Psoriasis is the most common autoimmune disease in the country, affecting as many as 7.5 million Americans, Kim Kardashian now among them. Psoriasis occurs when the immune system sends out faulty signals that speed up the growth cycle of skin cells. As the cells rapidly build up on the surface of the skin, they form thick silvery scales and flaky, itchy, red patches. Psoriasis is not contagious, but it can be hereditary. Kardashian's mother Kris was diagnosed with psoriasis at the age of 30 – the same age as Kim. "I got it for the first time when I was exactly your age," Kris told her daughter on the show. "I cried myself to sleep for months."
Psoriasis most commonly occurs on the scalp, knees, elbows and torso, but it can develop anywhere, though not often on the face. Kardashian was distraught to see that the patches on her legs spread to other parts of her body. "People don't understand the pressure on me to look perfect," Kardashian said on the show. "When I gain a pound, it's in the headlines. Imagine what the tabloids would do to me if they saw all these spots."
There are five types of psoriasis: plaque, guttate, inverse, pustular and erythrodermic. Nearly 80 percent of people with the disease have plaque psoriasis — the most common form — which appears as red, raised patches.
Kardashian, like the millions of other Americans who live with psoriasis, is at increased risk for other serious health conditions, including heart disease, heart attack, diabetes, high blood pressure, obesity, low self-esteem and depression, not to mention just feeling generally ostracized if symptoms are particularly severe. Up to 30 percent of people with psoriasis also develop psoriatic arthritis, which causes painful swelling of the joints.
There is no cure for psoriasis, but there are a variety of treatments that can help clear psoriasis for extended periods. The three main types of treatment include topical creams of varying strengths, light therapy and medications that are taken orally or injected. The type of treatment depends on the individual and the severity of the psoriasis. Someone who has red patches and dry, cracked skin over their entire body will need much stronger treatment than someone who just has a few scaly patches on their legs or torso. Your doctor can help find the best course of treatment for you.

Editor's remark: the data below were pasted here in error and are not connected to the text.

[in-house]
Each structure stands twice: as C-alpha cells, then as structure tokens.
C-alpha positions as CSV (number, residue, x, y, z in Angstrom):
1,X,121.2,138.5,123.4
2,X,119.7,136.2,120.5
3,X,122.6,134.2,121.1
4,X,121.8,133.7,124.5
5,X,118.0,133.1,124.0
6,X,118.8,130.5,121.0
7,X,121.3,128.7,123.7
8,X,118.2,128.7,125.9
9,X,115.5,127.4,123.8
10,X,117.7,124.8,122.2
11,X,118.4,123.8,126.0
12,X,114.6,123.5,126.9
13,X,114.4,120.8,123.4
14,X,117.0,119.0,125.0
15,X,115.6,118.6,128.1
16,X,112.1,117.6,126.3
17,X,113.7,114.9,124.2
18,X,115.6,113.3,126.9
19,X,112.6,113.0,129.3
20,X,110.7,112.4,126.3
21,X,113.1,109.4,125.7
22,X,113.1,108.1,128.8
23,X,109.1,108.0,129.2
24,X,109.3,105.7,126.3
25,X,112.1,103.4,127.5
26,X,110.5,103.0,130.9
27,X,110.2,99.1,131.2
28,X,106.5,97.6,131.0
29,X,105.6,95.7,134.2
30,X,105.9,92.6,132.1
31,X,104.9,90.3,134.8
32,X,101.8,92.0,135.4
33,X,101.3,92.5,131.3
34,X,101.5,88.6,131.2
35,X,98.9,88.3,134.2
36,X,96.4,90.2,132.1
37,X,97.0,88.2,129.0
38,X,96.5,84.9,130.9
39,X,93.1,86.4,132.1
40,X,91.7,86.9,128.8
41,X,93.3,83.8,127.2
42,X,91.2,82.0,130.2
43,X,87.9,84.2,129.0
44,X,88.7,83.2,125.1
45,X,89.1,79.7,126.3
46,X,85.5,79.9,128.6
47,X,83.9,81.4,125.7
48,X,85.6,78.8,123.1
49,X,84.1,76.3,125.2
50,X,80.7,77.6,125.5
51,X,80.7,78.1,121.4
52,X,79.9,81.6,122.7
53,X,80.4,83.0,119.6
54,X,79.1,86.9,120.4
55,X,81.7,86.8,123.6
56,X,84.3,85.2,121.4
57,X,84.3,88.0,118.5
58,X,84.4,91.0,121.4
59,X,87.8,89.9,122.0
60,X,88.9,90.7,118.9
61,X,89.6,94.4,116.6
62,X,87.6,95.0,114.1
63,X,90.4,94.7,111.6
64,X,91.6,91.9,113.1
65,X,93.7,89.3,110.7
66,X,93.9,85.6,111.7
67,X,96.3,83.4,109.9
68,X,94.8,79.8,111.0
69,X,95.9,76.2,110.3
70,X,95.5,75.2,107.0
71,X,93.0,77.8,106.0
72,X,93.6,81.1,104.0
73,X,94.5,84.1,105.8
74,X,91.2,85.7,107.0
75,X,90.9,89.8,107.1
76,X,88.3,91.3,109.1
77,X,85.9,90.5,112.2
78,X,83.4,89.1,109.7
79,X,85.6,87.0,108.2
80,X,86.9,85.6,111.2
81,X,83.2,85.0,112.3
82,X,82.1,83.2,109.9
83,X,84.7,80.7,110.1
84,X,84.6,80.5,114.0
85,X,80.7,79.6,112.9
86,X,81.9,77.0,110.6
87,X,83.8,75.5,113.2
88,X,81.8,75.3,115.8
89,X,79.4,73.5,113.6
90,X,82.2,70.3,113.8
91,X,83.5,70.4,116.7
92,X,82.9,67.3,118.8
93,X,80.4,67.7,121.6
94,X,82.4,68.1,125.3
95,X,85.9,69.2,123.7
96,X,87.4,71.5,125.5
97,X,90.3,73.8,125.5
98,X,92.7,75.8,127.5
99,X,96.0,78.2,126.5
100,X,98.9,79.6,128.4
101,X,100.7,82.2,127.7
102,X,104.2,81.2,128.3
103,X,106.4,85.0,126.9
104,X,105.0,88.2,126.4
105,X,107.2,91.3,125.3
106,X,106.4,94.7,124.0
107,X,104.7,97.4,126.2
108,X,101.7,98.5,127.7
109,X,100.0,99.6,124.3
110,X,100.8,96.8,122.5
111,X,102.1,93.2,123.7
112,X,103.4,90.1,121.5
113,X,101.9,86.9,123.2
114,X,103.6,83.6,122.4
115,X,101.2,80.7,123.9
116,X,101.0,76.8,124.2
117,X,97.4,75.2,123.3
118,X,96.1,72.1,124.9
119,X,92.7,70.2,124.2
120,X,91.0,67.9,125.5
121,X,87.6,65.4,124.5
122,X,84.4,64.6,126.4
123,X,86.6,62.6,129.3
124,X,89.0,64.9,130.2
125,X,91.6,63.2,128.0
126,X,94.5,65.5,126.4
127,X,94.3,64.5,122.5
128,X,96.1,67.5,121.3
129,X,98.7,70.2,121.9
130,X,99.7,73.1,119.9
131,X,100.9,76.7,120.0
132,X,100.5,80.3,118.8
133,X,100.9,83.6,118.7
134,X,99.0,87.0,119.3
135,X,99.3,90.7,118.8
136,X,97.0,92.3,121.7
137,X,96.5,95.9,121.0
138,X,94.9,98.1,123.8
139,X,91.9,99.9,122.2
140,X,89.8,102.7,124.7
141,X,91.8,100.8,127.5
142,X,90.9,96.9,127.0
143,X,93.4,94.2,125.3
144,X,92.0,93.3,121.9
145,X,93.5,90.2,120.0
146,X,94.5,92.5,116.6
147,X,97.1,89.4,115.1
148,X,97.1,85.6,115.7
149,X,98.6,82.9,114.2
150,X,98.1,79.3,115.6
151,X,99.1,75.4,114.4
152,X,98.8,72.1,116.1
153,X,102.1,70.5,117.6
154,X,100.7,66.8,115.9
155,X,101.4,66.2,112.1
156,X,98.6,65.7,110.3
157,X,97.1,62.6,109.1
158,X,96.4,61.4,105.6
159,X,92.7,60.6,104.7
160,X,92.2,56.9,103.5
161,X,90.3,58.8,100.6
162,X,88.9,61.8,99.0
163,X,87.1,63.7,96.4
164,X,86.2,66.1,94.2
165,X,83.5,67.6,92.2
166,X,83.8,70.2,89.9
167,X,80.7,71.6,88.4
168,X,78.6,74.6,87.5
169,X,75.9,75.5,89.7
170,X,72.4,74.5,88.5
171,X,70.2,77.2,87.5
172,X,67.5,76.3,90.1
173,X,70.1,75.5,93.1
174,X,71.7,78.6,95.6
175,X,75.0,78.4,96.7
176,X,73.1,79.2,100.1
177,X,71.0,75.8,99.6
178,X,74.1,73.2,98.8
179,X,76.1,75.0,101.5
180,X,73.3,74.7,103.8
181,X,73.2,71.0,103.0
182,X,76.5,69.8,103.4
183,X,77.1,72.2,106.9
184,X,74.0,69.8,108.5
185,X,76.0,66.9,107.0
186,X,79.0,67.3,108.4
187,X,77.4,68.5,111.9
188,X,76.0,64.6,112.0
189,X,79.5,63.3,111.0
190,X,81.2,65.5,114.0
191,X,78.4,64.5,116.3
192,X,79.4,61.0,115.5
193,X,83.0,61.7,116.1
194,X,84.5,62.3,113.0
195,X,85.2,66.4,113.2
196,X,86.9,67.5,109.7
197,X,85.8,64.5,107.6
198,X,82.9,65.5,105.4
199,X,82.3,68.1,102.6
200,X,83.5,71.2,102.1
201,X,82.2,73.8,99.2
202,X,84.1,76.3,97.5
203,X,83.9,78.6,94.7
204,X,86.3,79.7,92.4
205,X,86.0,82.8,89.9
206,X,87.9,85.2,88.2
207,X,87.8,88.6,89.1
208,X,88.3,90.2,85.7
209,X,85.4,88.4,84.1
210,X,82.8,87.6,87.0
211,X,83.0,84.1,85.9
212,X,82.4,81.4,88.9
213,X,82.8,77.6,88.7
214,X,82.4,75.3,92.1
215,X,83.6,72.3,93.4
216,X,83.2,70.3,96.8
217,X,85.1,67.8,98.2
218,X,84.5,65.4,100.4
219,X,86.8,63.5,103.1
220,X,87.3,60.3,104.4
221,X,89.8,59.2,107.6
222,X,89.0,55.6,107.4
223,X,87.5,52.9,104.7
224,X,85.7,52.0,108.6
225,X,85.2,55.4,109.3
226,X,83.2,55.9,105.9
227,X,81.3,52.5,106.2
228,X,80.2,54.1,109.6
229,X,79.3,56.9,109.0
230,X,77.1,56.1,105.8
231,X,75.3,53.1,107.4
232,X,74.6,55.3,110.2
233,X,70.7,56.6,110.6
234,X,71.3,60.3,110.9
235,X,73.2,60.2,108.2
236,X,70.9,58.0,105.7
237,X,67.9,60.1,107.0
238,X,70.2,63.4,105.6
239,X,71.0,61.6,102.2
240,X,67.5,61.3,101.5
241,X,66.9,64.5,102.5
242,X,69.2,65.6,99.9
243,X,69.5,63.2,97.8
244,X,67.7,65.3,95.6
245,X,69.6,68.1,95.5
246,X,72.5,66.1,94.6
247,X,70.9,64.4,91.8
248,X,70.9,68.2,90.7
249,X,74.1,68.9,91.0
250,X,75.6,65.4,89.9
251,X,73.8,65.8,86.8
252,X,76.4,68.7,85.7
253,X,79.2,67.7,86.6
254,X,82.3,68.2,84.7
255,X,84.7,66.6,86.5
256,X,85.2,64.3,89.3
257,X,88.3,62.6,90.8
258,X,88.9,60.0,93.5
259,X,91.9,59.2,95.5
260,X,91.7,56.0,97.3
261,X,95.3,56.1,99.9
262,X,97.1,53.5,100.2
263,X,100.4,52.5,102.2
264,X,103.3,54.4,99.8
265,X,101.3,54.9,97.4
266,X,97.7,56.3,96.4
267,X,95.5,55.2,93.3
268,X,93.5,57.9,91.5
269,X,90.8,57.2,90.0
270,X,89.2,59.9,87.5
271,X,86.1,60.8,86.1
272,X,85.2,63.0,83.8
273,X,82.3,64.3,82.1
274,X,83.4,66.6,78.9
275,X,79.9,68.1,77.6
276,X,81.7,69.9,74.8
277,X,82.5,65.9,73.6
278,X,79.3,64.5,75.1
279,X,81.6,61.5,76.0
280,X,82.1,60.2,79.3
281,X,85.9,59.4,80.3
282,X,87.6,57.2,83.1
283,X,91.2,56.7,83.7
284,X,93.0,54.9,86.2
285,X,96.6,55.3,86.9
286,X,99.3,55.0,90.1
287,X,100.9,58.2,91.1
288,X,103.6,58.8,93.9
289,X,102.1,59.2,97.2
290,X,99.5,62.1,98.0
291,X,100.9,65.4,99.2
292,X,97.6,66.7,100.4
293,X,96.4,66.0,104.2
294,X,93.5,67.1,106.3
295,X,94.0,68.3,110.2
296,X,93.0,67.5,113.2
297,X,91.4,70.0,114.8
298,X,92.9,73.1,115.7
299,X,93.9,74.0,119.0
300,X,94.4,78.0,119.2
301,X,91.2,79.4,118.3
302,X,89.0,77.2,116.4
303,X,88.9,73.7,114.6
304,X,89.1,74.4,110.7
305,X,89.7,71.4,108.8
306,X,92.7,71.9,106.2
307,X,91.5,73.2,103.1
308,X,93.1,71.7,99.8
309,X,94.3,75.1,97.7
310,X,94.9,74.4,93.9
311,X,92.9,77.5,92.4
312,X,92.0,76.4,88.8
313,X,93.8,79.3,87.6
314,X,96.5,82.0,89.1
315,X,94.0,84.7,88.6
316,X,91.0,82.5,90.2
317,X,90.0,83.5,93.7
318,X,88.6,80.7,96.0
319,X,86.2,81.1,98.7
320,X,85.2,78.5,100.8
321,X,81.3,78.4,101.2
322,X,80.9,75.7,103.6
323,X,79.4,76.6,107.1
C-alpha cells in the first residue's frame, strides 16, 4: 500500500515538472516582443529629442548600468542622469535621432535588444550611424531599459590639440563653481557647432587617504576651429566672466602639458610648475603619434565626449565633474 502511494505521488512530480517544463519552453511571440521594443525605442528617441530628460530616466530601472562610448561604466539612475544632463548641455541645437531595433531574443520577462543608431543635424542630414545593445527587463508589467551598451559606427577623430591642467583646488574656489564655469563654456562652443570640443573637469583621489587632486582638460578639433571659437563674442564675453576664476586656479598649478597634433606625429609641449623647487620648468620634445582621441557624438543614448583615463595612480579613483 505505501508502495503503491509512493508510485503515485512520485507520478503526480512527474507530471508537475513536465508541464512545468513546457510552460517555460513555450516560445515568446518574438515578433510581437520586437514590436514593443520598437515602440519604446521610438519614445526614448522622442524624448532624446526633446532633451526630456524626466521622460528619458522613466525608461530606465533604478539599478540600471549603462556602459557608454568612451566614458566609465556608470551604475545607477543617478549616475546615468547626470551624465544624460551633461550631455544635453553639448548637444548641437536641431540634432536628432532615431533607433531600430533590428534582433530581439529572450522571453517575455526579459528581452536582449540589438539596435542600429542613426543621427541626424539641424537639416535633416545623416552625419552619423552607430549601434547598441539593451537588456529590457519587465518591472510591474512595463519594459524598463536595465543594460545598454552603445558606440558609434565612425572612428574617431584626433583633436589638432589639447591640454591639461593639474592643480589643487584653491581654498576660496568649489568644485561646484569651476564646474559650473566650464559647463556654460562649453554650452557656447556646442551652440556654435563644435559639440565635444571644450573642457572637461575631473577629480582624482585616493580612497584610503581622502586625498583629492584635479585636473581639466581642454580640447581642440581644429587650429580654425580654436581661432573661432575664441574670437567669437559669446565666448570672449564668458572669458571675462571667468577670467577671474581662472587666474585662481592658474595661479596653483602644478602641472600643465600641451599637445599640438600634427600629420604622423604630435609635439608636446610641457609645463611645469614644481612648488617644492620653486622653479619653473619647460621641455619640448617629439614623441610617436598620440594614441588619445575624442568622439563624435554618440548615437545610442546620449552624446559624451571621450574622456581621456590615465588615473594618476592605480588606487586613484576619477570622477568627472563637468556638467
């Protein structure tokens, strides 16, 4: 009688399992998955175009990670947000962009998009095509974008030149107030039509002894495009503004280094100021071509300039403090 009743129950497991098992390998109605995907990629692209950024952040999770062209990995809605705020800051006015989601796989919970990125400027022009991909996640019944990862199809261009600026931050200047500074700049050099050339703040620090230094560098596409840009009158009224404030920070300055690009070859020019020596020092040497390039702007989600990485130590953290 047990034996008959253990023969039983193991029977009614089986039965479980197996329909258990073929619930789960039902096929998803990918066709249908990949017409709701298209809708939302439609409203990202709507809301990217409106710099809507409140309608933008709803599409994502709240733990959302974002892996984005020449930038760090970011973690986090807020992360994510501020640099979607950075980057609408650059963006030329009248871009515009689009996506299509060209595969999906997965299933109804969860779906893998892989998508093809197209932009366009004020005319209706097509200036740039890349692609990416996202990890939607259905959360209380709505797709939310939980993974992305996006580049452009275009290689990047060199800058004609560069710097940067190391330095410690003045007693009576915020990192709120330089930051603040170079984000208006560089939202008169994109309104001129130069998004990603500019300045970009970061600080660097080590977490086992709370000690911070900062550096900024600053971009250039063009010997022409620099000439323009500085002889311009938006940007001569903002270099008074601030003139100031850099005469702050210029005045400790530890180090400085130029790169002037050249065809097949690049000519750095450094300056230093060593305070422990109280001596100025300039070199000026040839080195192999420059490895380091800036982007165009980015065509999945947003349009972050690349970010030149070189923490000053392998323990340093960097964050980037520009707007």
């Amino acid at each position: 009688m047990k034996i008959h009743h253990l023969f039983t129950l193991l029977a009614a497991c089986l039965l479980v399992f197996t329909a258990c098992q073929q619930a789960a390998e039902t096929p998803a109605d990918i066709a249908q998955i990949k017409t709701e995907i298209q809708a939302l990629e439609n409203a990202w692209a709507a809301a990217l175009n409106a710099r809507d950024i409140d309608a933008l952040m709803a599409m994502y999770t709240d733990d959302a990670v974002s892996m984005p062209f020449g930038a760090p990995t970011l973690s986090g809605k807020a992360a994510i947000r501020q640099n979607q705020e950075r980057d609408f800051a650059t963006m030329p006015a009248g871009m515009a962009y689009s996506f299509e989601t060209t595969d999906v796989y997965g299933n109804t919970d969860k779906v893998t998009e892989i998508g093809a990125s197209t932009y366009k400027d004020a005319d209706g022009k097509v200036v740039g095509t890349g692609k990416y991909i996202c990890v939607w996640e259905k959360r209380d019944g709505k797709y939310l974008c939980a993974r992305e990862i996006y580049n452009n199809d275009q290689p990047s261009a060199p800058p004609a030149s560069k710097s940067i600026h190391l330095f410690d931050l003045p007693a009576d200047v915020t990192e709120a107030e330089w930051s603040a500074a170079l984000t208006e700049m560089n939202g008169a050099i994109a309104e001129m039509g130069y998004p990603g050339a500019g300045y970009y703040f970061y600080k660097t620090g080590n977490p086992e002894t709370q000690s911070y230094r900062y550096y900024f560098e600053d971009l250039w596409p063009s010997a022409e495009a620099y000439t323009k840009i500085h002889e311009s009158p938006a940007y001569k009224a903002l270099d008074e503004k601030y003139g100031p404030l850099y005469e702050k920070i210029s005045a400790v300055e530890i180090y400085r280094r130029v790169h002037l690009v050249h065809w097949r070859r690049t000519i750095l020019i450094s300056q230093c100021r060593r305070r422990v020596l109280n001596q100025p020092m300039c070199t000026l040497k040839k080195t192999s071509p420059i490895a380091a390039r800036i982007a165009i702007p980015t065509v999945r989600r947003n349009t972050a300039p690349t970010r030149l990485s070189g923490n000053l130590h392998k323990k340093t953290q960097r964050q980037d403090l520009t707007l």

Along with using a topical cream or taking medication, there are some things you can do to help manage the disease. On the show Dr. Lancer recommended that Kardashian try slowing down her lifestyle because stress is a known trigger of psoriasis. Other triggers include overexposure to sunlight (small amounts daily can be beneficial but too much will worsen symptoms), alcohol, smoking, poor diet and injuries to your skin. It's important to do what you can avoid psoriasis triggers and commit to a healthy lifestyle (avoid alcohol and eat a healthy diet) and minimize stress as much as possible. Daily moisturizing with an ointment-type cream also helps, as does soaking in a bath with Dead Sea salts or Epsom salts.
At the end of Sunday's episode, it seemed as if Kardashian was coming to terms with her diagnosis. It's frustrating that there is no cure, but with the right treatment and lifestyle changes, the disease can be managed. For more information about psoriasis, visit the National Psoriasis Foundation.
In this clip from "Keeping up with the Kardashians," Kim Kardashian visits with dermatologist Dr. Harold Lancer and is diagnosed with psoriasis.
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